Clearly this one can’t be assessed until Tony Gonzalez decides whether he’s hanging up his cleats or coming back for one more year. It seems that the longer he waits to decide, the more likely it is for him to come back for one more go. If he was going to retire, wouldn’t we probably have heard it by now? If Gonzalez comes back for another year, the Falcons are definitely set and ready to go with Gonzo leading the way and Michael Palmer and Chase Coffman continuing to develop under him. Palmer and Coffman look to be a part of the TE rotation for some time to come. Palmer is a great blocking tight end with reliable hands and a chain mover and Coffman appears to be getting back the potential he had in college as a vertical threat in the passing game. It’s questionable whether either can take over full-time for Gonzalez, but they offer an excellent, complimentary tight end rotation.
The question really centers around what they will do if Gonzalez does in fact retire. There’s a possibility that the Falcons could try and use both Palmer and Coffman to both try and pick up the slack, but it’s hard to conceive that even both of them combined could match Gonzalez’s almost insane production last season. If they go with just Palmer and Coffman, they would need a lot more help from the likes of Harry Douglas, Drew Davis, Kevin Cone, and all of the running backs.
Another option is to use an early pick in the draft on a tight end, but history has shown that you don’t need to use an early pick to get an excellent tight end (Jimmy Graham – 3rd rd; Aaron Hernandez – 4th rd) and that many taken in the first round haven’t necessarily lived up to their pick status (Jermaine Gresham, Brandon Pettigrew to name a few). With so many holes on the defensive side of the ball, tight end shouldn’t be a priority in the first few picks. The final option is to look into free agency. There’s not a ton available in free agency, but one target to keep an eye on is Jared Cook. Cook is from North Gwinnett High School and played well at South Carolina. He had a good year and could really take off with a quarterback like Matt Ryan. Assessment — Gonzalez Comes Back: Firecrackers; Gonzalez retires – Dynamite Toss
The bane of many fans existence managed to pull itself together pretty well towards the end of the season, especially in the playoffs. They got much better in terms of pass protection, but have a ways to go in terms of run blocking. They aren’t the sole culprit for the lack of running game success, but they are a major reason. Much like the defensive line, it’s a knock against both Mike Smith and Thomas Dimitroff. How can there be issues every single year at virtually every position on the offensive line year in and year out? The only spot that’s been somewhat stable is left guard with Justin Blalock. Tyson Clabo was seemingly set at right tackle, but had a very sub-par year in 2012. Sam Baker was a pleasant surprise at left tackle, having one of his best years there.
Center and right guard are definitely in flux and, like Turner, the Falcons must let McClure ride off into the sunset as he will turn 36 in a few weeks. He may want to come back, but his play has definitely slipped as he’s gotten older and represented one of the weakest areas of the OL. It will be interesting to see what the Falcons do with Peter Konz. He was the best center in the draft, but played admirably at right guard only after Garrett Reynolds got hurt. Many believe that Konz should slide over to his natural position of center, adding both youth and beef in front of Matt Ryan. The biggest name to keep an eye on is Lamar Holmes in 2013. If he’s not starting in some capacity this season, than the pick has to be considered a bust. He showed great flashes in preseason and was predictably never heard from again. A thought that Holmes could either take over for Sam Baker at left tackle and have Baker move to right tackle. Another scenario would have Holmes starting at right tackle and move Tyson Clabo inside to guard, adding some much needed beef, muscle, and strength to an overall underwhelming offensive line.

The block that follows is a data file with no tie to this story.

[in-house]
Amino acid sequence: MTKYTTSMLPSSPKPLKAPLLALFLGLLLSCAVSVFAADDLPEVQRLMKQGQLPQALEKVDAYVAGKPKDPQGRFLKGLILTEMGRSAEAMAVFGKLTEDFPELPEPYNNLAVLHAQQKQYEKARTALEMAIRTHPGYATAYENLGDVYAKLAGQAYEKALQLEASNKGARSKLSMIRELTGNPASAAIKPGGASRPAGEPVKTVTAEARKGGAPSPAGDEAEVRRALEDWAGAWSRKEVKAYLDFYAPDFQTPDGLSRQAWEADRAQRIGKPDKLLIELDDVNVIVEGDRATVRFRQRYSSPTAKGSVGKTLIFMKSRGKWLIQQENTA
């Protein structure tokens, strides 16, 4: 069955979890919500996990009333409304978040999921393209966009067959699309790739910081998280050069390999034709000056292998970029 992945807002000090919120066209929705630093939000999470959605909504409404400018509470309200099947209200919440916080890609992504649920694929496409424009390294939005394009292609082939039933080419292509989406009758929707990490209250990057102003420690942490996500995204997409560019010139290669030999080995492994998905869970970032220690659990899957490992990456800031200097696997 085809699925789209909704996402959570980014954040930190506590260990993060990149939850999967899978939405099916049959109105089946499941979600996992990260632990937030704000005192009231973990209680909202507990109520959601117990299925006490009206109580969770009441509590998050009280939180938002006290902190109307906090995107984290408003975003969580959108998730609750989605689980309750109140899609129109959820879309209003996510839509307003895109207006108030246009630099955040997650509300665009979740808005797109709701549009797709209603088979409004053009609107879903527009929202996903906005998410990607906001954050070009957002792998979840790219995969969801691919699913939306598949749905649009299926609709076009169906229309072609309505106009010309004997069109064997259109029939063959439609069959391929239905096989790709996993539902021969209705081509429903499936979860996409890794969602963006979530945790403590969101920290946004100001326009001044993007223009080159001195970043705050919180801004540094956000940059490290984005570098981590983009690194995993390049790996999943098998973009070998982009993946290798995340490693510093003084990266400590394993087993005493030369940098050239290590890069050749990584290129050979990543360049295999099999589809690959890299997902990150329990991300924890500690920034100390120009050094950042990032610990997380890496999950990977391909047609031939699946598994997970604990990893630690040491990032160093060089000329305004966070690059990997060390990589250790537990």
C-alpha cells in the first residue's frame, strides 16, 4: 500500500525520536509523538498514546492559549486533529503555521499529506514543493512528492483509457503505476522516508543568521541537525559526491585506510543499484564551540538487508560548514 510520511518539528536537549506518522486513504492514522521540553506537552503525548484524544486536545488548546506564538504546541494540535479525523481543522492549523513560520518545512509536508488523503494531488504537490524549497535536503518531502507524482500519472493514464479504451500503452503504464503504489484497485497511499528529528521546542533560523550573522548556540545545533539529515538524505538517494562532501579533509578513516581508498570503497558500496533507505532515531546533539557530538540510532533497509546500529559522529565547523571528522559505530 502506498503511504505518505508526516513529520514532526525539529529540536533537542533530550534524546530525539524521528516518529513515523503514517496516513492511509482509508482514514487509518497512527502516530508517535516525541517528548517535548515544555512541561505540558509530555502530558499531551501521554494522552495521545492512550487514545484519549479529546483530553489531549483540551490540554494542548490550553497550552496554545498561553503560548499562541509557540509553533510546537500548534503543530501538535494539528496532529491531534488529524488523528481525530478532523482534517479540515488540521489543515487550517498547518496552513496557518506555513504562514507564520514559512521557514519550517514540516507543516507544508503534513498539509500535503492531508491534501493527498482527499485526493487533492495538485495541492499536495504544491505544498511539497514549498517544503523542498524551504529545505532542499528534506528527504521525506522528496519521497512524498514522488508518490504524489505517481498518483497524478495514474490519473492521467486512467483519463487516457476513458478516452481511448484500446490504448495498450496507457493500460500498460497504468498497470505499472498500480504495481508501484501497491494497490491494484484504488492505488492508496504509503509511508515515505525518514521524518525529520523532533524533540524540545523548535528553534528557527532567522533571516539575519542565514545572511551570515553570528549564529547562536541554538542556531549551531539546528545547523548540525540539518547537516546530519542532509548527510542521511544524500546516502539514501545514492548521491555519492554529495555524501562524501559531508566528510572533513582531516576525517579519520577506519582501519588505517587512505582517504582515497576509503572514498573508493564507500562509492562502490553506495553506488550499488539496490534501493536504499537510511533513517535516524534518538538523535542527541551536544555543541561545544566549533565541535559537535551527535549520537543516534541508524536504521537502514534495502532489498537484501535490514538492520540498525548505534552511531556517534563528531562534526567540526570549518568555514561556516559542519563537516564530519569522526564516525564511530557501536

A few final scenarios could see Joe Hawley take over at center, thus keeping Konz at right guard and still another, which is a fan favorite’s of The Cage, is to use one of the early picks on the best available guard and plug him in next to Konz. While the offensive line did show some glimpses and did improve, they won’t be mistaken for the best OL in the league anytime soon. While not needing a completely overhaul, some serious decisions will need to be made in 2013 if the Falcons want to reach their ultimate goals in 2013. Assessment — Dynamite Toss
It’s hard to argue with what the Falcons did this year on offense. Matt Ryan not only set career highs for himself, but also broke a handful of franchise records as well. Roddy White and Julio Jones both went over 1,000 yards receiving and Tony Gonzalez was very close. The running game wasn’t always pretty, but Jacquizz Rodgers showed that he will definitely be a part of the Falcons backfield for some time to come. There’s really not much to complain about overall. The only thing that needs fixing is when the Falcons would just go on major cold streaks on offense, be it quarters or even sometimes entire halfs at a time. They picked a bad time to get cold on offense in the playoffs and it nearly cost them the Seattle game (4th quarter) and did cost them the Niners game (no points in second half). Adding some speed in the backfield and shoring up the offensive line should make this offense even more dangerous. Assessment — Firecrackers
1) Quick Pitch — What’s your overall thoughts on the Falcons offense going forward in 2013?
2) What are the most pressing changes the Falcons need to make on offense?
3) What should Matt Ryan work on this off-season?
4) Your feelings about the backup QB spot: should Davis be #2?
5) Running Back: keep Turner, cut Turner but bring him back in a reduced role, draft a running back, or get one in free agency?
6) What round should the Falcons be looking to draft an RB?
7) Wide Receiver: Is Harry Douglas the answer at slot?
8.) Are Kevin Cone and Drew Davis keepers?
9) Should the Falcons take a WR in the draft?
10) What should Atlanta do if Gonzalez does retire: Coffman/Palmer, draft, or free agency?
11) What should the starting OL look like in 2013?
12) Will Holmes get in the lineup? What about Clabo and Baker? Where should Konz start?
13) Should the Falcons take an OL in the draft, if so when?
14) What changes should be made in terms of offensive scheme and / or philosophy?